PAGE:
The one sentence summary
There is no evidence that the advice peddled by the leadership industry actually works – doing the opposite might even work better.

• There are too many leadership failures, career derailments, and toxic workplaces filled with disengaged, distrustful employees.
• Most leadership development efforts fail because most of the oft-repeated wisdom about leadership is based more on hope than reality, on wishes rather than data, on beliefs instead of science.
• Five attributes are often asserted to be useful to successful leadership: modesty, authenticity, truthfulness, trustworthiness, and concern for others. Is there any evidence that these qualities do in fact characterise most leaders? No. Is there data that can help us understand why doing the opposite of what the leadership industry recommends might be much more sensible? Yes.
• Modesty: leaders aren’t, and immodesty actually leads to greater success (for the individual).
• Authenticity is misunderstood, overrated, and may actually be impossible. Most leaders need to be inauthentic – subsuming their personal feelings and adjusting their behaviour to suit a variety of situations.
• Truthfulness is often unhelpful. Leaders lie all the time, but misrepresentation and breached agreements are a part of business and not as harmful as you think. In fact everyone lies (40% of people have lied in the last day), and there are few sanctions for lying, so everyone carries on.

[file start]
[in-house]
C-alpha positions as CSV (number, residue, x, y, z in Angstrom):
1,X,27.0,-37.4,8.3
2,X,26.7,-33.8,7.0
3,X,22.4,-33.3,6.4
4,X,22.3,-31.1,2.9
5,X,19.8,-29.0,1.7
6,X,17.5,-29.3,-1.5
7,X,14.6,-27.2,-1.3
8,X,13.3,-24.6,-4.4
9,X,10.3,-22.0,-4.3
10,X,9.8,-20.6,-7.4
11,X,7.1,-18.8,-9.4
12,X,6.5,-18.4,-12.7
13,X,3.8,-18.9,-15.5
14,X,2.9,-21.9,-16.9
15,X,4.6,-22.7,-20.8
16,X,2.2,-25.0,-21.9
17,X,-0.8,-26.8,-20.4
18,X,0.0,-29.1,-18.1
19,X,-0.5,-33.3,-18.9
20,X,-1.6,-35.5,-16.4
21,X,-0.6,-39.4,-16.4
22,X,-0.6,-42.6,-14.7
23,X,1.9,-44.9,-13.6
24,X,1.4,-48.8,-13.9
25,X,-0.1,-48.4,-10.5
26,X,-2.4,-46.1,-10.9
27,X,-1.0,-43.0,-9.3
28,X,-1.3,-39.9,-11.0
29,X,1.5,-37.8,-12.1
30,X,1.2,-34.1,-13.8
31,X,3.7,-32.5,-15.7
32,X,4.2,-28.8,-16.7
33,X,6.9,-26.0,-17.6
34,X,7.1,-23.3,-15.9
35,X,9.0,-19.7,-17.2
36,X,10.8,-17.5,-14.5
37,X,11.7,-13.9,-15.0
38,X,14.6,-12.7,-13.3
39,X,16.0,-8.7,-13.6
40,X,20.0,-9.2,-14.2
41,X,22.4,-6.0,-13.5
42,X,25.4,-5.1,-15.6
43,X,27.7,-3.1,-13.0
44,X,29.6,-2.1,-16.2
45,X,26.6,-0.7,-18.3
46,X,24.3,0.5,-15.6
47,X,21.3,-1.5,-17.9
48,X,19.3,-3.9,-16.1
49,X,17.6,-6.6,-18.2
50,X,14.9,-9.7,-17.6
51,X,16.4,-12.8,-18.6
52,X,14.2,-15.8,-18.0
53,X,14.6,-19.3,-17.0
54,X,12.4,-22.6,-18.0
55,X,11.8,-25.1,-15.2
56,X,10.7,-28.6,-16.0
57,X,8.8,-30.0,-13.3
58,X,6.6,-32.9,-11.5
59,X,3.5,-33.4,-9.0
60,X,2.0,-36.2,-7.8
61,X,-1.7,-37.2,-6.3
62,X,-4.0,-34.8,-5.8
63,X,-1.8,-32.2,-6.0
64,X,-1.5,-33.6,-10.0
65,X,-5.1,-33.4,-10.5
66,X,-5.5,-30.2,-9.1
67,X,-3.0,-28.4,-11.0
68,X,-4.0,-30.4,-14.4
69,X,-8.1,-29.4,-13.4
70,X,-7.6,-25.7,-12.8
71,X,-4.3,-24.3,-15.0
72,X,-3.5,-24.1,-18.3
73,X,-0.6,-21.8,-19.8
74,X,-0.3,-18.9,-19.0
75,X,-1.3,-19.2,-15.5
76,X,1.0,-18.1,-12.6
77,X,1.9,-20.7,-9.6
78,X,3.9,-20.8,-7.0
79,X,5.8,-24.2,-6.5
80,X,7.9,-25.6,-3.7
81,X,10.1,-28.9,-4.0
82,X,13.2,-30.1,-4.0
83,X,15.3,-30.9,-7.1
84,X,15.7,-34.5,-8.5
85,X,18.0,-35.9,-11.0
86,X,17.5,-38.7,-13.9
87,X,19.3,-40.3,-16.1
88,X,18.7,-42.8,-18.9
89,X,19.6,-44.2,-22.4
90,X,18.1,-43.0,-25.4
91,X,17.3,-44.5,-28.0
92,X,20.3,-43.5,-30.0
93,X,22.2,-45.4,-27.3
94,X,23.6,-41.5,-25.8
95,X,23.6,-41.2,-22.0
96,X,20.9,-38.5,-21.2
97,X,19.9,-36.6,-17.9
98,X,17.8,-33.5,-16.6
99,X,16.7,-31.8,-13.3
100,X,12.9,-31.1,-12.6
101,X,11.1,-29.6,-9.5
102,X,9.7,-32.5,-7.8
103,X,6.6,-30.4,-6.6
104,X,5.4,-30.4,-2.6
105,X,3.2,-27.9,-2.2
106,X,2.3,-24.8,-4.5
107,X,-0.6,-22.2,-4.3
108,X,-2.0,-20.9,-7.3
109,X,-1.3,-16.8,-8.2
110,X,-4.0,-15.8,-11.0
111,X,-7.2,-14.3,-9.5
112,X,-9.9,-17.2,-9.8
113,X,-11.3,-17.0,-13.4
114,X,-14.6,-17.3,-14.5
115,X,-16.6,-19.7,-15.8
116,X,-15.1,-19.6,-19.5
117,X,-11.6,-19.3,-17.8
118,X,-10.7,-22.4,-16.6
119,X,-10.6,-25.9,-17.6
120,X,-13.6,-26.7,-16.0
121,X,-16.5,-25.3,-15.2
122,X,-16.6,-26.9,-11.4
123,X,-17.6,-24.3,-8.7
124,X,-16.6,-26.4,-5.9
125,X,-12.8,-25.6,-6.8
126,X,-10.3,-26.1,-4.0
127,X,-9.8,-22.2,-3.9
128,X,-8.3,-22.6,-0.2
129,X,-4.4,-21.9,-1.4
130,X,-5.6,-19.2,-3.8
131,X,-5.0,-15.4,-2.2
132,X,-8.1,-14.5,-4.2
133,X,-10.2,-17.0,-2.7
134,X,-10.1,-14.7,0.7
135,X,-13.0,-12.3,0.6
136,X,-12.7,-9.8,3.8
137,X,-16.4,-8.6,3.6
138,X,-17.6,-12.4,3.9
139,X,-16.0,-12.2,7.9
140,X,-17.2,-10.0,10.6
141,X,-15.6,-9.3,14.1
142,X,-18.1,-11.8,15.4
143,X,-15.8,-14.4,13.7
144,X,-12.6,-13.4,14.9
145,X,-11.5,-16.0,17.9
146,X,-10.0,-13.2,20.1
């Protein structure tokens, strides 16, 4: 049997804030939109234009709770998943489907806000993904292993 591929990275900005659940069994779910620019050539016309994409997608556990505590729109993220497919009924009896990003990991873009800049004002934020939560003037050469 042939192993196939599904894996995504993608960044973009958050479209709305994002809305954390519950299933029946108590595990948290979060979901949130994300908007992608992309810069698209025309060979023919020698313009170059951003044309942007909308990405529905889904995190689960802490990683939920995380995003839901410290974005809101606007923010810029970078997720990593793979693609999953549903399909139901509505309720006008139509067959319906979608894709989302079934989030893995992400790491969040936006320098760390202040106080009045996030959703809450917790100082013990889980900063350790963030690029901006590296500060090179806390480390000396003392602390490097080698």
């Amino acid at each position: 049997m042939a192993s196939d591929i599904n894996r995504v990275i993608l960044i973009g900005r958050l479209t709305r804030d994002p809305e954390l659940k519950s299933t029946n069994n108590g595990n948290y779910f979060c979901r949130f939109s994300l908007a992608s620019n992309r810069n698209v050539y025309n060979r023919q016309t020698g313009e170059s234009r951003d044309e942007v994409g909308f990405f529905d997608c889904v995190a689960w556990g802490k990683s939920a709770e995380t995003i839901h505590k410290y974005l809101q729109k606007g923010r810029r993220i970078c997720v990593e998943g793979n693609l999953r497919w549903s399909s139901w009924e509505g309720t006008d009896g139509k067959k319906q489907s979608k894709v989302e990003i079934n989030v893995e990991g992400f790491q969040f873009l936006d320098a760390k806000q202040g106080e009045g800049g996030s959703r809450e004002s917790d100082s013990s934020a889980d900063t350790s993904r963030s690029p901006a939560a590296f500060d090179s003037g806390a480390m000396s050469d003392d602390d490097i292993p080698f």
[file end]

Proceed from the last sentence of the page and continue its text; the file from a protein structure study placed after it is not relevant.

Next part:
• Trust: it doesn’t get leaders anywhere, and when they violate it, nothing much happens – people even expect contract violations from companies.
• So we should stop confusing the normative with the descriptive and focus more on what is: watch actions, not words.
• Sometimes you have to behave badly to do good.
• Advice to leaders depends on the ecosystem in which they are operating.
• The personal moral is: take care of yourself because most leaders don’t reciprocate.

• People put their faith in leaders, even bad ones, because ironically they prefer it to freedom. They often suffer from cognitive dissonance: the two ideas that (a) you have joined a place voluntarily and that (b) the leader is incompetent or mean, are highly discordant. It’s much easier to assume the leader is okay and carry on.
• NPI is the Narcissistic Personality Inventory. It’s a test that shows that leaders of this type have a huge sense of self-importance, arrogant behaviour and attitudes, a lack of empathy for others, a preoccupation with power, and a belief in their own status.

• Strangely, there is no mention of bullshit, or even BS, in the entire book.